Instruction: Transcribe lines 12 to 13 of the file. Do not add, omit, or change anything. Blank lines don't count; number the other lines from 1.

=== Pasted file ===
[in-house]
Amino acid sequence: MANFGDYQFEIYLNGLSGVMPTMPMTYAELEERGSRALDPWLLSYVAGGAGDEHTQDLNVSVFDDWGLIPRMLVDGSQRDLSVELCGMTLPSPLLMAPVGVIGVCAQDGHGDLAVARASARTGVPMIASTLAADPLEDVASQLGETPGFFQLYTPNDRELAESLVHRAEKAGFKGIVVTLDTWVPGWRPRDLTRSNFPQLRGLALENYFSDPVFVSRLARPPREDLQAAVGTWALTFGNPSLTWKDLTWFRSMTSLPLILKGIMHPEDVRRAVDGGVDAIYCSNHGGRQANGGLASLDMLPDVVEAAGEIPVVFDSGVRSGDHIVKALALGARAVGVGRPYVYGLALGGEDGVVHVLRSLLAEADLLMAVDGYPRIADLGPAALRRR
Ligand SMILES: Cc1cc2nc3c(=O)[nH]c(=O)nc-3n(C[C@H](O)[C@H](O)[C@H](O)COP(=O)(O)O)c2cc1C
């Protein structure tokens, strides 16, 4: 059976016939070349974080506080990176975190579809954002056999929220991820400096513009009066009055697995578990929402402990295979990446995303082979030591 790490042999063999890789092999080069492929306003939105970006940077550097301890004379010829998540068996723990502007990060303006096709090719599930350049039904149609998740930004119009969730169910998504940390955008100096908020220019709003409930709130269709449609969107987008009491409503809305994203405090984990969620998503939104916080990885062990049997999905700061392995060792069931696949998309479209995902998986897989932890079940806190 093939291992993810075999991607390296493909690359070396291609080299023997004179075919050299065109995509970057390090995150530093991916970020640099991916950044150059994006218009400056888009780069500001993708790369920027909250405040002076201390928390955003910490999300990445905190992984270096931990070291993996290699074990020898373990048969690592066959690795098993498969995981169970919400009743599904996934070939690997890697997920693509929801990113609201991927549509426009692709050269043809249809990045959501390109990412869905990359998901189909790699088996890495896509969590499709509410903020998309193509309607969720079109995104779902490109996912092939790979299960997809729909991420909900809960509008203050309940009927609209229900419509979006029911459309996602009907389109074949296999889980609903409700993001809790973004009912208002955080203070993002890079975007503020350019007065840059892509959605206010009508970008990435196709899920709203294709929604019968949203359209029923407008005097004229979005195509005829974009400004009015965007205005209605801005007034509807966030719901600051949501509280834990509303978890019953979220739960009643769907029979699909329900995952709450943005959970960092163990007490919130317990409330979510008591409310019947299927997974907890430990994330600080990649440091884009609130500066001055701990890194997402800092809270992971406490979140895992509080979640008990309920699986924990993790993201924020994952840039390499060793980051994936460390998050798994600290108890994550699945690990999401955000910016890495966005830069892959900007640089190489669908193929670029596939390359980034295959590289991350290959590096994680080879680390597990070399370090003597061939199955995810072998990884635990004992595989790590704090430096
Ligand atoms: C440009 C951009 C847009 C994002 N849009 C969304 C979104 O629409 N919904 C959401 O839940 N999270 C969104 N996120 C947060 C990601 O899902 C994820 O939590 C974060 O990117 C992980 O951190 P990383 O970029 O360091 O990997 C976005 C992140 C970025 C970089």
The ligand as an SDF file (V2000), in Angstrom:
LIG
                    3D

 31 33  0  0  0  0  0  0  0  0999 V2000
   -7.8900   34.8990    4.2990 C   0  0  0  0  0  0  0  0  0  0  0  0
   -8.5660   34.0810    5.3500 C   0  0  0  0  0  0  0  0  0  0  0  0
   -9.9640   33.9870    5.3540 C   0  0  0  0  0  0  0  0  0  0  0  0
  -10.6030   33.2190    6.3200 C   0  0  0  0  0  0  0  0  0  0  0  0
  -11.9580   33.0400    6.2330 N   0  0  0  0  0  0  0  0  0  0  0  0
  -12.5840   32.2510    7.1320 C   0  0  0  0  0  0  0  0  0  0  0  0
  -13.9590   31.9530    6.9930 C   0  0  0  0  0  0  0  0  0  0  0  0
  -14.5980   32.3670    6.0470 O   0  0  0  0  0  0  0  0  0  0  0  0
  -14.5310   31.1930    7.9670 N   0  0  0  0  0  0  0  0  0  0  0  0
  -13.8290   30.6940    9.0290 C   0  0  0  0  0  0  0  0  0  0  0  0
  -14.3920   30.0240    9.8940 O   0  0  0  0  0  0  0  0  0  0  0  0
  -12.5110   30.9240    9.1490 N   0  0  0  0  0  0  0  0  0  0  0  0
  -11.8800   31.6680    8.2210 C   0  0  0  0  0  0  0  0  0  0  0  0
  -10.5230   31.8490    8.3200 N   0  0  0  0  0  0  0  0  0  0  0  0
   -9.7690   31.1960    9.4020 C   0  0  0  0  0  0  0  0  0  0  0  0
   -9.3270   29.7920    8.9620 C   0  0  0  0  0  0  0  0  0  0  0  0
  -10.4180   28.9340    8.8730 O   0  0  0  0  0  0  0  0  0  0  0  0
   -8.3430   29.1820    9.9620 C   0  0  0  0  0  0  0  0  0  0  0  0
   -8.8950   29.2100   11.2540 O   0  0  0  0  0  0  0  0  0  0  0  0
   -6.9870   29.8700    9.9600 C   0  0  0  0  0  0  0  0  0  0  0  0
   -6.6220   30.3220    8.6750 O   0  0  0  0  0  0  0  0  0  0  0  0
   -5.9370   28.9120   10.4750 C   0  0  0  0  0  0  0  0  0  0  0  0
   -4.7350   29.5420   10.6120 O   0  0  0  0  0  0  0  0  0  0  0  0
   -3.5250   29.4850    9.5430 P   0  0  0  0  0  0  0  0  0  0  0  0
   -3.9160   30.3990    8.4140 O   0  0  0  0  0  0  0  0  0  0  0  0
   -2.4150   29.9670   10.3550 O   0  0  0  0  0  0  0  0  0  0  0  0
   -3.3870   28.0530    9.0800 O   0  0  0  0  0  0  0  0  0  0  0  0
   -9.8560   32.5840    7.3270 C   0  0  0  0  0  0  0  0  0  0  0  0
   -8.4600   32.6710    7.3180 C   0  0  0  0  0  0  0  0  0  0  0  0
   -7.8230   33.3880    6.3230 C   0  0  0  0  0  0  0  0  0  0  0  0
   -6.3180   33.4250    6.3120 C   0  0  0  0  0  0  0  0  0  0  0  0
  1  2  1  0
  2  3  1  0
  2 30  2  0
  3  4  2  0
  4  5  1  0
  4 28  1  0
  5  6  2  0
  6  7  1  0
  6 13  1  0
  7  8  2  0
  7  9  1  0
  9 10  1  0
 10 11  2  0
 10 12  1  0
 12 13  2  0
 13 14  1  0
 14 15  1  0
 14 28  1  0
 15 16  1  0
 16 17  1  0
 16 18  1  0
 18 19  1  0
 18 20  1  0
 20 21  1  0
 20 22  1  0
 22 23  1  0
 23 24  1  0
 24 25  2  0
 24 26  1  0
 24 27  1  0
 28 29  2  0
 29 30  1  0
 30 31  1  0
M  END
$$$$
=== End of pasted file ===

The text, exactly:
   -9.9640   33.9870    5.3540 C   0  0  0  0  0  0  0  0  0  0  0  0
  -10.6030   33.2190    6.3200 C   0  0  0  0  0  0  0  0  0  0  0  0